Rules For The Voyage: Merit Pay
Before raising anchor and steering beyond the guns of the harbor fort, this is what I set out with in the hold.
- Merit pay, or any system thereof, is not an end onto itself. It must be a means to the type of ends that will improve our schools and systems. We do this not because teachers get so little after giving so much (awww...) but because the principle behind this particular reform takes us to all kinds of places public education needs to go in order to survive. As such, merit pay should only be available in those areas where improvement and reform is critical. Existing conditions already reward and incentivize teaching in the suburbs; further systems of incentives are unnecessary.
- Primarily, the monetary recognition of commitment, ingenuity, hard work, and ultimate effectiveness would improve the retention of the kind of teachers we care about retaining. The aim here is to add additional layers of motivational depth to the profession of teaching, as well as establishing a culture or paradigm or ideology in education where being good matters in ways beyond the kids, the kids, the kids.
- Acknowledging that we're not doing so hot with a system predicated on the quality and sustainability of somebody else's internal drive to excel does not make you Gordon Gecko, Milt Friedman, or the myriad of shitty people you swore you'd never become during your undergrad days when you were raging against various machines.
- Additional improvements potentially fueled by merit pay include the implementation of key methods of school structuring, the establishment of tiered teaching force, and a way to bring talented teachers to low-income areas.
- Any system of performance-based compensation would function in addition to existing salary structures that reward longevity (badly).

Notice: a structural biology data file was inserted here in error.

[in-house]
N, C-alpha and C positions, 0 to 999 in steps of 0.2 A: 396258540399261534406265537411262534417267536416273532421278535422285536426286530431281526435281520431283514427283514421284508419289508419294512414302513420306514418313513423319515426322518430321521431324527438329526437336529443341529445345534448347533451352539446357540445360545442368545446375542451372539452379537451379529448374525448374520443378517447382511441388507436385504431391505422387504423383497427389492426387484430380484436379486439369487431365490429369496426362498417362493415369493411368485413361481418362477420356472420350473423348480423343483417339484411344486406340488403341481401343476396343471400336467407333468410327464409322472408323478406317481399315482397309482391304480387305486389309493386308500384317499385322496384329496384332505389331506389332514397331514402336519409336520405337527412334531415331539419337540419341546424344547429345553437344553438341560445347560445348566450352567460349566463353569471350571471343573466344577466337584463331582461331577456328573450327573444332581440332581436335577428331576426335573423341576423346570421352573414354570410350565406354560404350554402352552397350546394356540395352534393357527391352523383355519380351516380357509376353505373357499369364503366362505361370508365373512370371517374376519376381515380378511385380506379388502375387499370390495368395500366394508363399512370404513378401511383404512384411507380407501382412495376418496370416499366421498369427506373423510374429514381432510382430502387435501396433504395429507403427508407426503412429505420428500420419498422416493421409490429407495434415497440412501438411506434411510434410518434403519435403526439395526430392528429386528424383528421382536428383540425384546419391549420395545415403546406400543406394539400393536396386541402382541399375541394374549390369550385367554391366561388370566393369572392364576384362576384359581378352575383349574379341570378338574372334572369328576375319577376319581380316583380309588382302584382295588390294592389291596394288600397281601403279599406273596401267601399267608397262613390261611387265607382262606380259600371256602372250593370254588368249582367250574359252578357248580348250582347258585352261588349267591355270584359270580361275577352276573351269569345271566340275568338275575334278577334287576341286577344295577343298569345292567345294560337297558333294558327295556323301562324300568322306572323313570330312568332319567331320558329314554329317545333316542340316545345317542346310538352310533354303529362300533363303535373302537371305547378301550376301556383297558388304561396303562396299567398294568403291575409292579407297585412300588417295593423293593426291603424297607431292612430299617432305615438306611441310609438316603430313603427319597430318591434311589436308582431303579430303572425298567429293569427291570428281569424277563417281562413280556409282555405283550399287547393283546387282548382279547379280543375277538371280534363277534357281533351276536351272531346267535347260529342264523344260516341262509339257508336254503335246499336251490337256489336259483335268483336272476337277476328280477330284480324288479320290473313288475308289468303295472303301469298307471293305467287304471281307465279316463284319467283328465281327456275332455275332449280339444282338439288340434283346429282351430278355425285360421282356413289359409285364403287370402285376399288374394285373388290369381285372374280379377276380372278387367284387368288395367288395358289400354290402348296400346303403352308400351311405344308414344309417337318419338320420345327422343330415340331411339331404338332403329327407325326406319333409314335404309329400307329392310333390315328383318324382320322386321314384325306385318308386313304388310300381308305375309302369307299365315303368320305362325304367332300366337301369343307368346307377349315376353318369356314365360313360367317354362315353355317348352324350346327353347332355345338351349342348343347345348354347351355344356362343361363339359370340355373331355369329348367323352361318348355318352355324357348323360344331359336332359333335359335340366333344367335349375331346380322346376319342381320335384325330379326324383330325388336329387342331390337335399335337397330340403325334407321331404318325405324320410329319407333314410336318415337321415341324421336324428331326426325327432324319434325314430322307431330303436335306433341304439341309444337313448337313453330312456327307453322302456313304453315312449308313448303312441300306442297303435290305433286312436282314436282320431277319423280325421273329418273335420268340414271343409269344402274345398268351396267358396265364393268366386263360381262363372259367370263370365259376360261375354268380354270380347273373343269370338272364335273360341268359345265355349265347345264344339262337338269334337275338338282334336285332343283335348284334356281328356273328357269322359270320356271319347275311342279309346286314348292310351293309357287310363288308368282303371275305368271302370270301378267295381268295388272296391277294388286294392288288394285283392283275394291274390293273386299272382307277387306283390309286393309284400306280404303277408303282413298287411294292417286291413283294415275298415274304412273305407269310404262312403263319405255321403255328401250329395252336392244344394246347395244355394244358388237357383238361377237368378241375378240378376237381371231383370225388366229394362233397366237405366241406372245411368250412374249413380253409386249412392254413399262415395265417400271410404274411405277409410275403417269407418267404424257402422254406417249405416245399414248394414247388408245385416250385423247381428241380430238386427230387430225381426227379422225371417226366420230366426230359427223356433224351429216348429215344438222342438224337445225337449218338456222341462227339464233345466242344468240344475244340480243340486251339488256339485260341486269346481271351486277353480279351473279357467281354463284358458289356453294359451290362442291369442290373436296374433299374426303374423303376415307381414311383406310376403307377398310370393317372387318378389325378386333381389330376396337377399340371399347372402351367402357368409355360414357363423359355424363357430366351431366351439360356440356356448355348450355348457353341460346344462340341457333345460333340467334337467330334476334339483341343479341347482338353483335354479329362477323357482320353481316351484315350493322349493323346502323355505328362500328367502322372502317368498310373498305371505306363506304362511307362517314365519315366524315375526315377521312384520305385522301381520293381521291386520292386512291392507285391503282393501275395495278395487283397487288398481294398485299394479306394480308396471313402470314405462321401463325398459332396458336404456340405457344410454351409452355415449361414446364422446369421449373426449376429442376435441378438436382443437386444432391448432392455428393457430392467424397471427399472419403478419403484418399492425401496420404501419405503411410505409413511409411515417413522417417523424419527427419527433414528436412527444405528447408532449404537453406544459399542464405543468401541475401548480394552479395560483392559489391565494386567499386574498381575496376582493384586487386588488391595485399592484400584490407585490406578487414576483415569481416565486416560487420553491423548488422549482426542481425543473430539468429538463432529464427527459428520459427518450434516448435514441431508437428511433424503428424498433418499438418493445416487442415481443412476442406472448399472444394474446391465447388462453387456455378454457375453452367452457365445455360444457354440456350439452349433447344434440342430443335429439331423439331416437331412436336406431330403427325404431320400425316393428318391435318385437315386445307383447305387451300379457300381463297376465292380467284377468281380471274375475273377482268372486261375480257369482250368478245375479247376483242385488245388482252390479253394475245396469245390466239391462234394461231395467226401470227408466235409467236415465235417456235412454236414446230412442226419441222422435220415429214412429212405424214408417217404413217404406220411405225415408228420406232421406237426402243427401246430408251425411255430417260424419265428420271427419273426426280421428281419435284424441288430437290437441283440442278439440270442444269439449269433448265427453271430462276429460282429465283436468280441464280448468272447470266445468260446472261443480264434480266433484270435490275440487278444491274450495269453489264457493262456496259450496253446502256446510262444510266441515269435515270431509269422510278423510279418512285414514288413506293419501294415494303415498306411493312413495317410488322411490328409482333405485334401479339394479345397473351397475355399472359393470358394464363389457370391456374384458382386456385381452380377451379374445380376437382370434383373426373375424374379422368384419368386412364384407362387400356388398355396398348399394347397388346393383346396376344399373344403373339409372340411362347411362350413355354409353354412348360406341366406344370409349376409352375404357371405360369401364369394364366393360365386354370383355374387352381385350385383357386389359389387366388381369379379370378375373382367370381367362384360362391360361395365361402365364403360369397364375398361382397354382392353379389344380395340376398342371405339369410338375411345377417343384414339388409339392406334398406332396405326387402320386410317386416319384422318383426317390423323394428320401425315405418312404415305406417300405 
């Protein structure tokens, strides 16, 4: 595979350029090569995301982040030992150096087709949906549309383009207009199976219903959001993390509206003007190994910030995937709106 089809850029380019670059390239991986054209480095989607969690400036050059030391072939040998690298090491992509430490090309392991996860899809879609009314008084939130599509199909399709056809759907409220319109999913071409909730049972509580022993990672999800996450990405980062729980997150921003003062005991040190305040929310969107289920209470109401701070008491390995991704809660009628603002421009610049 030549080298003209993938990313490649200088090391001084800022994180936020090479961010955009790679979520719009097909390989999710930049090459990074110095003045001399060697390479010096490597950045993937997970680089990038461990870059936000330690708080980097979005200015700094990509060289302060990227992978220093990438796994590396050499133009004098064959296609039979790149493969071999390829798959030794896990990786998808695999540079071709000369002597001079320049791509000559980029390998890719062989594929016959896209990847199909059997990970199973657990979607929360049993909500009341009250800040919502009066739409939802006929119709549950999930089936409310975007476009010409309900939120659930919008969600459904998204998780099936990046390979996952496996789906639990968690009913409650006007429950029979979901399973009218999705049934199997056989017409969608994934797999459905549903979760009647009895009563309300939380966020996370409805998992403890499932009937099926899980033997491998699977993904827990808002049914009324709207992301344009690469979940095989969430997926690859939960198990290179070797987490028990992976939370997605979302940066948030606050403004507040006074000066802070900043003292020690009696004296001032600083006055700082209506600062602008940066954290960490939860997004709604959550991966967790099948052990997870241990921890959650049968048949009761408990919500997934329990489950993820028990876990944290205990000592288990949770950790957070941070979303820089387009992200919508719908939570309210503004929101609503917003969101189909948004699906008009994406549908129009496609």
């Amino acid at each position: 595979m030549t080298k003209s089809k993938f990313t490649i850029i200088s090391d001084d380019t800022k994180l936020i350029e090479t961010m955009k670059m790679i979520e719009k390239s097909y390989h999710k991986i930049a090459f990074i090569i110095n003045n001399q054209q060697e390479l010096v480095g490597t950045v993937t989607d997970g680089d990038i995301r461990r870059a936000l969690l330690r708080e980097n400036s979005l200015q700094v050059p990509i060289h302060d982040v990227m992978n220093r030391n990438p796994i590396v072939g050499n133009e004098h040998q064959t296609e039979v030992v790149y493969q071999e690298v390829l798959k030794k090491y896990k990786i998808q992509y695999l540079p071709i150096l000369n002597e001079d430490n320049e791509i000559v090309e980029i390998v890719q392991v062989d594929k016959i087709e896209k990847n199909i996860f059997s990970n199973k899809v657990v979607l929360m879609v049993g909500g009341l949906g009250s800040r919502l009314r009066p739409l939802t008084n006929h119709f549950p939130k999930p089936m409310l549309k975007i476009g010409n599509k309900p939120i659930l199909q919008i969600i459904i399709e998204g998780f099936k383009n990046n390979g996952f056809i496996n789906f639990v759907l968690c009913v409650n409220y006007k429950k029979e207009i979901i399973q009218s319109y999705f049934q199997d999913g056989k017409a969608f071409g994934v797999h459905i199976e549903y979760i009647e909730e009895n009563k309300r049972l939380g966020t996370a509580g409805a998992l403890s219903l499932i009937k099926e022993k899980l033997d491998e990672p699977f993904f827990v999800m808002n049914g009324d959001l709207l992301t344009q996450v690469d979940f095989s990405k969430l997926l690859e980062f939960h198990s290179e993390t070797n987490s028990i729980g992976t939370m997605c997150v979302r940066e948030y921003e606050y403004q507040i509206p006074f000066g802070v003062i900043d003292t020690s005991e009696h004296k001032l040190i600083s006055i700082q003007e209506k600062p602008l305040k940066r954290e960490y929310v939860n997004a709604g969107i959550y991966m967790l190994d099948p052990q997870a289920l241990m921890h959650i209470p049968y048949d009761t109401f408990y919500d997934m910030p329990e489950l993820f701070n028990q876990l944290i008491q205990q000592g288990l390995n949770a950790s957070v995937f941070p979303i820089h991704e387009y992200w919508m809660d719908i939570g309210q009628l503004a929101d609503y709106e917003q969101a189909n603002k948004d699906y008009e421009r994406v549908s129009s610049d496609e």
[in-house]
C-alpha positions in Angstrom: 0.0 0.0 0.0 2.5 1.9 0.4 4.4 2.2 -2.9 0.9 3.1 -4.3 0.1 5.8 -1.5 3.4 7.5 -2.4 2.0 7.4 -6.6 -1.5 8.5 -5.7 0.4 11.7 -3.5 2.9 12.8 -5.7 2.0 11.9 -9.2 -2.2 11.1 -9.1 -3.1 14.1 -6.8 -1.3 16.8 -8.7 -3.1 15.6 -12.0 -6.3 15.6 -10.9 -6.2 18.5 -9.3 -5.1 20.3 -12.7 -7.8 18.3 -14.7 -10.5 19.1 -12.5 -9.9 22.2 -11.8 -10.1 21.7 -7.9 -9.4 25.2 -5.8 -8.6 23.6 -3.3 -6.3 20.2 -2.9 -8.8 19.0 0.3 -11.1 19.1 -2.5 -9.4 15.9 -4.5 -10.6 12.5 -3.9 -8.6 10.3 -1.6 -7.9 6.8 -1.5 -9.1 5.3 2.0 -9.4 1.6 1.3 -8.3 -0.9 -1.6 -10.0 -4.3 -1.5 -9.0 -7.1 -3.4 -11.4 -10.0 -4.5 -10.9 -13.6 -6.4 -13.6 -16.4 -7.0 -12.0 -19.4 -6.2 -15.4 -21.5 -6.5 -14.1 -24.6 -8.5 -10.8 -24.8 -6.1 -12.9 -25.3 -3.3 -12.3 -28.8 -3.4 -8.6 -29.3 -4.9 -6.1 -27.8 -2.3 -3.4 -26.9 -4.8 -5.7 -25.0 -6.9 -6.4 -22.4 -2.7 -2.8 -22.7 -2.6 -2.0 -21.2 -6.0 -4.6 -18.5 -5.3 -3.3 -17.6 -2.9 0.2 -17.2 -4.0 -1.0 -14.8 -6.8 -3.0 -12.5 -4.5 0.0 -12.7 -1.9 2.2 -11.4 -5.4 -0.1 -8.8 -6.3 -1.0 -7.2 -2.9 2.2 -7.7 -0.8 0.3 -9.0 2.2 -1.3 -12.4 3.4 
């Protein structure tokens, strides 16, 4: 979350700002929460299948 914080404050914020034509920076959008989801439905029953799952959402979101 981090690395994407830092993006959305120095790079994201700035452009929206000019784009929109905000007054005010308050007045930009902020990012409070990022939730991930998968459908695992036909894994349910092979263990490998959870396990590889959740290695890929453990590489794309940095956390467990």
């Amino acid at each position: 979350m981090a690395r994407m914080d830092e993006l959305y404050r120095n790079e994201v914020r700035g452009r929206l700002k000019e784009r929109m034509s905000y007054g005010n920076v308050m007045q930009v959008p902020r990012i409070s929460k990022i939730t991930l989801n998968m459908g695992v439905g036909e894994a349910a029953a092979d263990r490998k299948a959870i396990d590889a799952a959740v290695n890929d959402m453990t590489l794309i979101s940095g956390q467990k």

- The implementation of a merit pay system requires quantitative measures. These must be based on a sliding scale of student growth, measured by the types of standardized tests so many consider so gross. The sliding scale would require greater qualifying growth at the lower ends, since there is both so much potential and and so much need for large-scale improvement. At the higher ends, relatively less student improvement would be required, so as not to (further) politicize teacher assignment or disincentivize working with any one student group.
- If you teach art, you probably aren't eligible. Bummer.
- The implementation of a merit pay system requires qualitative measures. These must be based on the type of teacher actions that tend not to show up in the box scores. Here, principals could reward educators that have shown they type of exemplary leadership and creativity our current system fails to reward in any way whatsoever.
- If you teach art, you can get some here, especially if you teach art in all those life-changing ways I keep hearing about.
- The dollar amounts need to be substantial. This isn't a tip. Compensation should at least reimburse the post-tax, not-fully-deductible classroom expenditures you make yearly. It should fund a massive vacation, a good used car, get you over the hump on the down payment you want to make on that house at the end of the cul-de-sac.
- The system may be abused. Bummer.
- Seriously. Get over it. In education circles, especially those composed of teachers, we routinely murder the Good in the name of the Perfect. Whether in terms of classroom practices, school structure and function, or large scale systematic improvements and alterations, if an idea or proposal fails to repel any hypothetical hurled its way, said proposal is immediately dismissed and chests are thumped accordingly. We are the salt on the slugs of innovation. I don't doubt that some administrators will play favorites. I don't doubt that somebody's kids will learn little, score high, and that would suck. The petty annoyance of such things is simply not powerful enough to outweigh the myriad potential benefits. Our continued desire to ensure our systems function at the highest possible level is admirable, but the corresponding willingness to cannibalize ideas that fail to pass absurdly rigorous pre-screenings is just killing us.